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Says Iowa Juvenile Home staff are special people

February 24, 2014
Toledo Chronicle, Tama News-Herald

Letters to the Editor:

My name is Jessica Suhr, but most people know me as Jessica Gabriel. My journey at IJH began when I was very young, because my mother Revae Gabriel has worked at the IJH every since the early 80's.

My twin sister, younger brother, and I knew how much work she put into working at IJH late nights, weekends, not to mention the constant phone calls when she was on-call.

I watched her make decisions based on doing the right thing and making ALL kids safe, and giving the kids a fair shot in life. Although she was never a traditional foster parent, I still say she 'fostered' many kids into our family. Given the kids were behaving and not a danger to themselves or others, the kids were allowed to come with our family to church, come shopping with us, came to our sports games and other activities, among other events. I remember having kids over to our home for the afternoon and being a part of our family.

Those who know my mother well, knows she is quite the fitness person. The IJH has had a workout room for kids and employees, and my siblings and I would accompany her to the gym. Kids were encouraged to come to the gym with us and play basketball with us. Not only were the kids a part of our family, but we were also a part of the IJH family. IJH Christmas parties with the kids was a fun time for our family, and being invited to share in that opportunity was always very special. Other staff's children were also invited, and the Christmas dinner was exceptional for all kids. After Christmas dinner, an IJH staff dressed up as Santa delivered Christmas presents to all of the kids at IJH.

These activities and many more are examples of how the kids were encouraged to explore what 'family' means to them, and fostered a sense of belonging. She and other staff members brainstormed on countless evenings at our house how to have fun with the kids and how to teach valuable life lessons through play and interacting with the community.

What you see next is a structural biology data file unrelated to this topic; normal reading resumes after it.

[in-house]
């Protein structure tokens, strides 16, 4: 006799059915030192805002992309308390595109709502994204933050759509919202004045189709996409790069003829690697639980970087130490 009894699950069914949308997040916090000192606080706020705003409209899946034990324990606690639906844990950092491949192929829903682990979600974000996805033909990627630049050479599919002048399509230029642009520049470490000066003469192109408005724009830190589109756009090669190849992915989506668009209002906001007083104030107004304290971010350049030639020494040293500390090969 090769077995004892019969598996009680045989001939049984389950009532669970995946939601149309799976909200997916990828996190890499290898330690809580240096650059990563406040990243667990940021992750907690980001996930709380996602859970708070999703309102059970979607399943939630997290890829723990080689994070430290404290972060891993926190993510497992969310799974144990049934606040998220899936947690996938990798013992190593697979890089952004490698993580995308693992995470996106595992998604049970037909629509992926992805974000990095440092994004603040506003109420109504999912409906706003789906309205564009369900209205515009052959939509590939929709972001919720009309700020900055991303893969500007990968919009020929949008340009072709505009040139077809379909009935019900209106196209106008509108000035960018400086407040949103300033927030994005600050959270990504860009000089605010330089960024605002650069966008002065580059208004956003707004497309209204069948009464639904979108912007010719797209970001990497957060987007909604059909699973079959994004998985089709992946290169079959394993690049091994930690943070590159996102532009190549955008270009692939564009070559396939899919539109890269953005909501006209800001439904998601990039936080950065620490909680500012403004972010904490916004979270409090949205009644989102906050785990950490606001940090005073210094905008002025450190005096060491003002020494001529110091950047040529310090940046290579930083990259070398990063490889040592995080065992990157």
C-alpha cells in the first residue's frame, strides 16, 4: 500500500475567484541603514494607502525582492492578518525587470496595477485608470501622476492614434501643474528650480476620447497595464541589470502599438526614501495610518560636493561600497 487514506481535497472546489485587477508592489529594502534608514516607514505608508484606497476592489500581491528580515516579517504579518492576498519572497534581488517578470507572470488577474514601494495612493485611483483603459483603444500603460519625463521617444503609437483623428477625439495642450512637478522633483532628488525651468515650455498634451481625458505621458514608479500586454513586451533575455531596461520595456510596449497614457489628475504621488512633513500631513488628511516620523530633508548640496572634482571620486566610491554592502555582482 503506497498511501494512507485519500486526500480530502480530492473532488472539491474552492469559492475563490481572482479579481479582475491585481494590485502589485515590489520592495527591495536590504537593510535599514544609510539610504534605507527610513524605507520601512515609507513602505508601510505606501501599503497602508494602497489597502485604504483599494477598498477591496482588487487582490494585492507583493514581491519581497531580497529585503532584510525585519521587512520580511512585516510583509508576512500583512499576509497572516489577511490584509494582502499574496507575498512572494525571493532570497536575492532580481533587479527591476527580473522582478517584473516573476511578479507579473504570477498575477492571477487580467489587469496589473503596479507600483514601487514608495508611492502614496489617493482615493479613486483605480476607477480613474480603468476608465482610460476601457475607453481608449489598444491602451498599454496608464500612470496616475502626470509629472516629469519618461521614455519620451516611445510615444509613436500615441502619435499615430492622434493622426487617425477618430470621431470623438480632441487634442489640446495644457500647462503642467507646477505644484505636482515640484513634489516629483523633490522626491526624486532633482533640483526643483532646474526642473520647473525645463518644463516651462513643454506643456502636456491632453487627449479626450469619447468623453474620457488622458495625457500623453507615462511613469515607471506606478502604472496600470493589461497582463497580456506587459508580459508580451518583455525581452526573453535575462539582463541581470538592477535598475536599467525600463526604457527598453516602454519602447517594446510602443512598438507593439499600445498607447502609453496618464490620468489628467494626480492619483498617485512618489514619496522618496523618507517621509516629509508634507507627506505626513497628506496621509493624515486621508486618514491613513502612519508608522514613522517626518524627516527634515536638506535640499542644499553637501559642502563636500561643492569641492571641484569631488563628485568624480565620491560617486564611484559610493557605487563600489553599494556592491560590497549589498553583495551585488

Throughout the years of my life, I continued to watch my mother and her friends/employees have fun with their jobs, but also struggle through difficult decisions. Ultimately, because I have grown to have such respect for the institution and staff who worked there, I also became an employee of the IJH. I did not work in the same cottage as my mother, but continued my respect for her as a cottage director. She knew how to have courageous conversations with staff that opened perspectives on the extent to which people would give their time for the children.

I worked with both the girls and boys at IJH, and had my share of difficult days with children. Upon gaining employment at IJH, I began understanding the real sense of danger that could occur on the job, which challenged my sense of therapeutic relationships with the children. One staff member shared that he was threatened by a child with a knife, and if not for quick thinking of his employees, he could have been seriously injured.

Long-lasting employee relationships were essential at IJH. Absolute trust in your co-worker was paramount for safety in that profession, which also led to a level of security for the children feeling safe, too. The kids knew staff had strong relationships and wanted to be a part of the fun and learning. Unfortunately, some children were not comfortable with the challenge due to their own life experiences and continued to be self-destructive. In my experience, children quickly found that staff were non-judgmental about long-term relationship, despite how hard some kids worked to destroy those relationships.

IJH a 'last stop' for most kids, and the staff were special to work there because they never gave up on kids. After a short time, some kids simply understood they could not fight any longer and learned to trust staff, and address their own issues. This process took time. Staff understood there is not one thing they could tell kids that would turn their lives around, but the work of the team over a period of time. The staff who worked at the IJH were special people who cared deeply for kids and for each other. A therapeutic life like this is second to none and cannot be duplicated by a private facility.

I planned on being a life-long IJH employee, just as I have grown to know and love from the other employees. Other life plans led my career in a different direction after five years of employment there, but my mother continued her passion. On 12/31/13, after 30 + years, my mother retired from IJH. The circumstances were beyond sad. I had planned to throw my idol a wonderful party for her life work, and she deserved it, but the situation did not call for pomp and circumstance. We are all devastated by the decision to close such an overall wonderful facility for the state of Iowa.

Jessica Suhr

Waverly

 
 

 

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